By Anna Gorski
NEW YORK – In honor of pride month, the Institute for Innovation in Prosecution hosted an online Zoom panel discussion on the LGBTQ+ Community and the legal system Tuesday – featuring many individuals fighting within the system for equality and drastic improvements in the way LGBTQ+ people and especially Black trans women are treated by America’s legal system.
The panel offered insight into how members currently working within the legal system are striving for change. The webinar was hosted by Jonathan Terry as he led the group with questions and topics relevant to today’s political climate.
Katie Doran, advisor to the Manhattan District Attorney for LGBTQ+ issues, has been working with victims for LGBTQ+ directed crimes since 1998.
Doran stresses that the hardest part of working for police reform is that people, and especially LGBTQ+ folks, already do not trust the police.
“I work closely with New York City’s LGBT Anti Violence Alliance, [and] a lot of times people go to them instead of the police because they are scared,” Doran said, adding that she want to create a safer environment for LGBTQ+ folks at the DA’s office.
Doran admits that “we are asking people in a very vulnerable point in their lives to come to us.” She added that when citizens become victims of crimes, they go to the police with whatever biases and preconceptions they have, whether it’s from the media or experience.
This relationship of fear is especially harmful for LGBTQ+ victims of homophobic and transphobic violence, she said, noting that “It’s important for [people in law enforcement] to be forward and engage with their community.”
“We must work to understand vulnerable moments and do educational work, not only during a crisis” she comments, referring to the decades of work that she has been a part of, working with programs in New York City where the DA office provides curriculums about domestic violence and hate crimes to schools in the community.
“All the little things send a big message […] we need to think about what [our community] needs from us, and we need to be mindful” Doran says about the relationship between the DA office and the community; she’s been working within the system for 20 years, explaining that she’s seen a lot of change, but at the same time, “there’s never enough change”.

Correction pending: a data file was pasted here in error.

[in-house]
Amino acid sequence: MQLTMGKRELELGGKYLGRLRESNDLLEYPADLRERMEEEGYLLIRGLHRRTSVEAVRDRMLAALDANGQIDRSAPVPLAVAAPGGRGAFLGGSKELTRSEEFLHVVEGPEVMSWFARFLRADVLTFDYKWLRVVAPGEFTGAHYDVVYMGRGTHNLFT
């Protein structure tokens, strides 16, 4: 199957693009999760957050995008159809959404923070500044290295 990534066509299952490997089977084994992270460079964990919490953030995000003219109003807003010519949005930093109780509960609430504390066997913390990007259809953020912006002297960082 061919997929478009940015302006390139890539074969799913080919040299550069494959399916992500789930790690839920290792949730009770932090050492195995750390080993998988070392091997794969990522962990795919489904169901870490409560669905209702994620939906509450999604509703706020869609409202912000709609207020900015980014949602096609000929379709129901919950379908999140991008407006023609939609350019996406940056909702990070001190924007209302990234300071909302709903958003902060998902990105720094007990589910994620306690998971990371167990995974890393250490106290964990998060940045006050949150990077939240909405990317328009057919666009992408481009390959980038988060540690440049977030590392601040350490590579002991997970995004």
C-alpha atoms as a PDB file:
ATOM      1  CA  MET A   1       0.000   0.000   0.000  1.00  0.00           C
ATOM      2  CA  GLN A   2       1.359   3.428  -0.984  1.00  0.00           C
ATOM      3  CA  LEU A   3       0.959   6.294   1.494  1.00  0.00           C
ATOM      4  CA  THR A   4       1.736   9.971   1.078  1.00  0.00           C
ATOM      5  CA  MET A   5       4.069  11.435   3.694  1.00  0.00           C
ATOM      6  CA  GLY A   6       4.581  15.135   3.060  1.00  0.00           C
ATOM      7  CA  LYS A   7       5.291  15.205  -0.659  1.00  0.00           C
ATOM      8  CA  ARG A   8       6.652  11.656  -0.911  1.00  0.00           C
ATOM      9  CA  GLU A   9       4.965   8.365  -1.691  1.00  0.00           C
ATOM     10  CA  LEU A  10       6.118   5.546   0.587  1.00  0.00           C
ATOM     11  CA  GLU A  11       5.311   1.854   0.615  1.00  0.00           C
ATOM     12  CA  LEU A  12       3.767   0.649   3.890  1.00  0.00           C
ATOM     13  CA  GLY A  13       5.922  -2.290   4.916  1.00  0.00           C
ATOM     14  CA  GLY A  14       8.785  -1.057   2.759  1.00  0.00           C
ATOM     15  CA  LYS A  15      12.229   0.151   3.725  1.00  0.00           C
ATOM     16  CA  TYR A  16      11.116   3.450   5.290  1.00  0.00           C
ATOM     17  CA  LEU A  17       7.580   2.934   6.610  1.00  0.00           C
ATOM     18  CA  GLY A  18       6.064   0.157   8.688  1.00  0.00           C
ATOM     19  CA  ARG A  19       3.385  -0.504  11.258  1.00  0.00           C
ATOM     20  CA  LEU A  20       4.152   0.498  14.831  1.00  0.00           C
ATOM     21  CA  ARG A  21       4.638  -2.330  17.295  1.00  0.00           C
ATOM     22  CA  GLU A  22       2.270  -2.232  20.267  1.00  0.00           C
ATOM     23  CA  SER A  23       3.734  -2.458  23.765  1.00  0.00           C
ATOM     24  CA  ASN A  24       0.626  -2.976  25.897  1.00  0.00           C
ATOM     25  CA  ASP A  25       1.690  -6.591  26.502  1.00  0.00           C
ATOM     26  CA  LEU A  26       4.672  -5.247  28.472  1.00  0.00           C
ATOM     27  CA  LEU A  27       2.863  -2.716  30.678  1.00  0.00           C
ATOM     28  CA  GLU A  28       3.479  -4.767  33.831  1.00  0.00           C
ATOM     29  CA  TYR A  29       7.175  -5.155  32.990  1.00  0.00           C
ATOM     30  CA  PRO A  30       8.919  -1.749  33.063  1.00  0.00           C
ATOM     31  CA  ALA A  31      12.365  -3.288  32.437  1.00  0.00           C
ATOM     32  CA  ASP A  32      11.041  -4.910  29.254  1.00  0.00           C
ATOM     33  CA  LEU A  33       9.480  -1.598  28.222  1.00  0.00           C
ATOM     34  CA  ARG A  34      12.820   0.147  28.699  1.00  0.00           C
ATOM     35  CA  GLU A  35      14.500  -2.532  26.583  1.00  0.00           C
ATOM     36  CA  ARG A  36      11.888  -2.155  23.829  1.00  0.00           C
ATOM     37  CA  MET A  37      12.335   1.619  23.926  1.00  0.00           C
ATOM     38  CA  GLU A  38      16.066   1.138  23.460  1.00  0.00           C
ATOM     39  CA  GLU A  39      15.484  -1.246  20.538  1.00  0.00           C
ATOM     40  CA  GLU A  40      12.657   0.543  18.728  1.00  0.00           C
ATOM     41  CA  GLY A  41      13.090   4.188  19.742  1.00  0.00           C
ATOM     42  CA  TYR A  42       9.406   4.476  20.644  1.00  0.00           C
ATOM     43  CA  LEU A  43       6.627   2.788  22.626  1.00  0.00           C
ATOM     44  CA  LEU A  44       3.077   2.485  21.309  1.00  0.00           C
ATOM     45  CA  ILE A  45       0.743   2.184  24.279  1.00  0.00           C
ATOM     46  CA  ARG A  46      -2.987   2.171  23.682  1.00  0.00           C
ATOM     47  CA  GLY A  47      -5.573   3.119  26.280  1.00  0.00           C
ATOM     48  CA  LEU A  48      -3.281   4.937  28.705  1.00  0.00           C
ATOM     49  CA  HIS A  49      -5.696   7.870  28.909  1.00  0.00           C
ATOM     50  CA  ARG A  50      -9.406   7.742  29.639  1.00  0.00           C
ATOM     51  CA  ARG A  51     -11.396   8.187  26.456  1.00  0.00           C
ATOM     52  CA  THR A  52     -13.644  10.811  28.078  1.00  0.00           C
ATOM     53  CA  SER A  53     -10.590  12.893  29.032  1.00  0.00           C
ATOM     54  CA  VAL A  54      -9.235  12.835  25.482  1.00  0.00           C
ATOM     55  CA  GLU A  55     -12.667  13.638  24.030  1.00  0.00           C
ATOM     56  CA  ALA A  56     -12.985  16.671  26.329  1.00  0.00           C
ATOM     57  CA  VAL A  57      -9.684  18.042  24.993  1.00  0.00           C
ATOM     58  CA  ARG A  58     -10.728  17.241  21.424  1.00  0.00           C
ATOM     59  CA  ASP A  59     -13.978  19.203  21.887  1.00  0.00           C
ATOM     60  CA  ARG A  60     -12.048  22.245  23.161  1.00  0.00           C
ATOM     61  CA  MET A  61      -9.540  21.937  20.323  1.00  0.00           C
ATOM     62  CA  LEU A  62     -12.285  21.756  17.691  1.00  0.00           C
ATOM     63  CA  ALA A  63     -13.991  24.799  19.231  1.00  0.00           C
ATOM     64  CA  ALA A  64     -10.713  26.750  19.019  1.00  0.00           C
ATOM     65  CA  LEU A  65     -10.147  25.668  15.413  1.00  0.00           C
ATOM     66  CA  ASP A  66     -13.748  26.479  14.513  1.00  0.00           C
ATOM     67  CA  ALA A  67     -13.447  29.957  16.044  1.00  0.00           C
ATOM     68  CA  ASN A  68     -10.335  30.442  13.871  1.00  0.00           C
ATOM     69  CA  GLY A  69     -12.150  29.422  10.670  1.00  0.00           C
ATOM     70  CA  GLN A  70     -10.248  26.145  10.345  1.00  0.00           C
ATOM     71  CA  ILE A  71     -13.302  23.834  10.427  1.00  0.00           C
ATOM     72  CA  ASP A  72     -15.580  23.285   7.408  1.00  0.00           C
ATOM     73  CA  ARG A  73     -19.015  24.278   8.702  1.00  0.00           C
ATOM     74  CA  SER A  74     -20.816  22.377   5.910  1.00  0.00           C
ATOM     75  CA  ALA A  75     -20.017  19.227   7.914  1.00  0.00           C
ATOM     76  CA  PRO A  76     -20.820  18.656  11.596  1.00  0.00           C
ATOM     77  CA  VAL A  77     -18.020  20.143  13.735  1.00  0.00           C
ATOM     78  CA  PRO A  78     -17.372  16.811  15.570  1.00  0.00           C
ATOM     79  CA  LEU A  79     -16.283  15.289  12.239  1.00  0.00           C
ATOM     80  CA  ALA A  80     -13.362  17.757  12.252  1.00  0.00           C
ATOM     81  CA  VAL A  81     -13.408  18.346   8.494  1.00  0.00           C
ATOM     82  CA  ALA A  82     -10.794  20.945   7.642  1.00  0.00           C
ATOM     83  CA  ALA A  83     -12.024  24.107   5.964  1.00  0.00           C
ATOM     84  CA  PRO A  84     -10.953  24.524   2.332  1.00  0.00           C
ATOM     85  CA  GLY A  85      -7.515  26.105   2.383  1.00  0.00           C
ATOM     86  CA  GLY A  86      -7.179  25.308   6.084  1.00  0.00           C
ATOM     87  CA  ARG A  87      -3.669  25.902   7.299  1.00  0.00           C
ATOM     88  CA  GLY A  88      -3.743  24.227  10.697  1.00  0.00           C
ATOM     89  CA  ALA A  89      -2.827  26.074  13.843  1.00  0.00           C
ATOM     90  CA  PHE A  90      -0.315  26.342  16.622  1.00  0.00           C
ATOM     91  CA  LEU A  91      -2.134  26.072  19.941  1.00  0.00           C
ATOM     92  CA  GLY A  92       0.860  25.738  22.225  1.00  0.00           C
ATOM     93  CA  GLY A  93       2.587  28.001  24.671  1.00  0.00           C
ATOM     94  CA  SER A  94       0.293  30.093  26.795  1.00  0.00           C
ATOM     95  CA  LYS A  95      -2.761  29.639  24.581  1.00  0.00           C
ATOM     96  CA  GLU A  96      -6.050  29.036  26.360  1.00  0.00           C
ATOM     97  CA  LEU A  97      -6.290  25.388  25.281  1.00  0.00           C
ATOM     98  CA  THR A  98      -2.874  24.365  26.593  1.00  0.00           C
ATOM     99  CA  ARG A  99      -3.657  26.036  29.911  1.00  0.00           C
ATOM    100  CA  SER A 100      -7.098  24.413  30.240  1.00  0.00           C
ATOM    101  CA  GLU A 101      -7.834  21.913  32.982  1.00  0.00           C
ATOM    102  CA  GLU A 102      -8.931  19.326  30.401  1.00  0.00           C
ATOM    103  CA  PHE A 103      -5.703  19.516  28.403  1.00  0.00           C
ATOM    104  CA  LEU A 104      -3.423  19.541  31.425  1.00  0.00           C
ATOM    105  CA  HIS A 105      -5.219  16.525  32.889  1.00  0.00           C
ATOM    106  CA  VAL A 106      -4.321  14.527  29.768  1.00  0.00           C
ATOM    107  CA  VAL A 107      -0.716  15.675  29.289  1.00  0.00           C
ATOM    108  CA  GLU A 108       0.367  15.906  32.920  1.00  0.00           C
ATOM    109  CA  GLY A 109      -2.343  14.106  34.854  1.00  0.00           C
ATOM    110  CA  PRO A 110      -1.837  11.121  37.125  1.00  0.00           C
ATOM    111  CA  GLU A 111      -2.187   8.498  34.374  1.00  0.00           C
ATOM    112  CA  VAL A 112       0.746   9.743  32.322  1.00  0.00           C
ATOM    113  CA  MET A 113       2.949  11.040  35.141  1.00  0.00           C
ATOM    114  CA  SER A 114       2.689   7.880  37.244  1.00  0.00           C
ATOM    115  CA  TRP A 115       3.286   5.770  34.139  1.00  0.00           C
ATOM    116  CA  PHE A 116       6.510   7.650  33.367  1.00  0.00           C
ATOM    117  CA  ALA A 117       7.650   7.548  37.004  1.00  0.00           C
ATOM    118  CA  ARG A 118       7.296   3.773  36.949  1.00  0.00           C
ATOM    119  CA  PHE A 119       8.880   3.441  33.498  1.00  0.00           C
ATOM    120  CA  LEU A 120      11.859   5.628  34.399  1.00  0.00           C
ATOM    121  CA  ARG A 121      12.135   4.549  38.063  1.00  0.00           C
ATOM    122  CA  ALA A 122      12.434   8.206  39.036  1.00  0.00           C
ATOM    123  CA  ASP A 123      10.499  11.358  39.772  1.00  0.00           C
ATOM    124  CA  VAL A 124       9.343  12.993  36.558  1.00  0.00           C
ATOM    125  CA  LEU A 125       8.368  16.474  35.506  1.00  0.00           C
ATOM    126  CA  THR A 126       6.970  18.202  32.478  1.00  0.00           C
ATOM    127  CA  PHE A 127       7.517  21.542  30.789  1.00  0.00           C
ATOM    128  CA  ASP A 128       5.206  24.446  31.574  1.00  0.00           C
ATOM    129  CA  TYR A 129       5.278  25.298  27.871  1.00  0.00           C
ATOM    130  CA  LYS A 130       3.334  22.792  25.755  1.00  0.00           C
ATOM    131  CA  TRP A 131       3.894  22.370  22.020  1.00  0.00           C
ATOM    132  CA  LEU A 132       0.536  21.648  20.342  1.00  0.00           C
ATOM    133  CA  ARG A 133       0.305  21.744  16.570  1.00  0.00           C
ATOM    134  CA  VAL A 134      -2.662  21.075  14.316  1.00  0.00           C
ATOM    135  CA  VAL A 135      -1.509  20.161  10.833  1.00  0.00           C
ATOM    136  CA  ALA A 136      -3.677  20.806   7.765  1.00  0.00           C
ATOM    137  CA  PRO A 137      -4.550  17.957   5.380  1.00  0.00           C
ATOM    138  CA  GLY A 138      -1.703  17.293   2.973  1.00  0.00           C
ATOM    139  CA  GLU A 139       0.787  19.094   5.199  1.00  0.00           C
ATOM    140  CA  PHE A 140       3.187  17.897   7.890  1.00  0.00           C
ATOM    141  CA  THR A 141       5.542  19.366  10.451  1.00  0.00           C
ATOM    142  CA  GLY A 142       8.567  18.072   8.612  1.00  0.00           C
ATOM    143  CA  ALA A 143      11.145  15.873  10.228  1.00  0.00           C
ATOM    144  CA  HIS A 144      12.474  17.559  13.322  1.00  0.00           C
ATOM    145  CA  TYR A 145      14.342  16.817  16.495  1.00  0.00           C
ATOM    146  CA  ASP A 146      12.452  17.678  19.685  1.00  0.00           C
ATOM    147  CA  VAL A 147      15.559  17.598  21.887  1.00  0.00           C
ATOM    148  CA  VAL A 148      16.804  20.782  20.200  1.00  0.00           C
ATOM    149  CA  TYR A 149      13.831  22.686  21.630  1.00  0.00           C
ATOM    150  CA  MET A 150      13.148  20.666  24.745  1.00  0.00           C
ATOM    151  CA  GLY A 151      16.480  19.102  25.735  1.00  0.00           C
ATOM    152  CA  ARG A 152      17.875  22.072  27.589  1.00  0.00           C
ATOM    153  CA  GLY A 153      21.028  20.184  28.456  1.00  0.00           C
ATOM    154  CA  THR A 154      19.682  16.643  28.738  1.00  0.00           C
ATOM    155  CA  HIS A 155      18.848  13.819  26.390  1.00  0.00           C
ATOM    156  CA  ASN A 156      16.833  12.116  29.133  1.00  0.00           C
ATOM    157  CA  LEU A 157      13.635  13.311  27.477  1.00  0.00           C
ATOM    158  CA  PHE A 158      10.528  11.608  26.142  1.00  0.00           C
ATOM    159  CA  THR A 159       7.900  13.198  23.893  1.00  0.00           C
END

“It would be morally wrong to say we [at the DA’s office] haven’t contributed to the violence against LGBT and Black trans women…Law enforcement has flawed relationship with their community, remembering her early years when “it wasn’t unheard of that an off duty officer was defendant in anti-gay case.:
“We are evolved, but we are not evolving fast enough. It always begins with collaborating with and putting yourself forward, not telling the community to come and tell us, we must be educating ourselves,” she said.
Terry asked the panel, “How do we increase and think about the position that law enforcement is in to help black and brown LGBT communities?”
Arcelia Hurtado began her career as the Deputy Public Defender for the city and county of San Francisco in 1998, and today is the managing attorney for Training, Culture, Diversity and Inclusions at the San Francisco District Attorney’s office.
Hurtado spoke of the broad approach her office has taken towards police reform and accountability policies.
“One thing my office is working on is opening channels of communication with our constituents,” she said, noting that her office has an LGBT advisory board with members of the community meeting quarterly to discuss current and pressing matters.
“We have to start with what we have control over; we have a lot of power and should hold ourselves accountable just as we hold police accountable” she concedes, adding, “We are all starting to awaken at the potential for the change we want to see”.
Terry ends the discussion with a question regarding how we as a society, must rethink the way we see history.
Vanity Reid-Deterville is a trans woman of color from Charleston, South Carolina who has worked in her community as a playwright and as an activist.
“Since the founding of America, police was created to patrol slaves and slave revolts,” explaining that the racist thought process embedded in policing is within the early formation of police agencies around the world.
“Police behavior today has only developed from a settler colonialism mindset to further enact violence against LGBT and trans women. That’s the culture that police foster and in turn enact with violence against trans women” she said.
Reid-Deterville states that “in the city of Charleston, we discovered that the police department has a budget of over 53 million dollars, but the budget for housing and development was less than one million dollars,” noting there is a history of Charleston police forcefully dispersing homeless people, for the sake of economic development and expansion with the tourism business leaving many homeless and insecure.
“Many trans and gender non-conforming folks are in that group of homeless, because we live in the bible belt state and they are often kicked out of their home” Reid-Deterville adds.
Reid-Deterville is also a practitioner of restorative and healing justice, focusing on alternative forms of incarceration.
She said the crippling aspect of pre-trial intervention programs lies in the mandatory drug screening and counseling classes, which only add pressure to someone who is already insecure because of the burden of paying retributions to the state.
Reid-Deterville, only 26 years old, is hopeful that she will get to see more educated Black trans women in her lifetime with degrees and louder voices.
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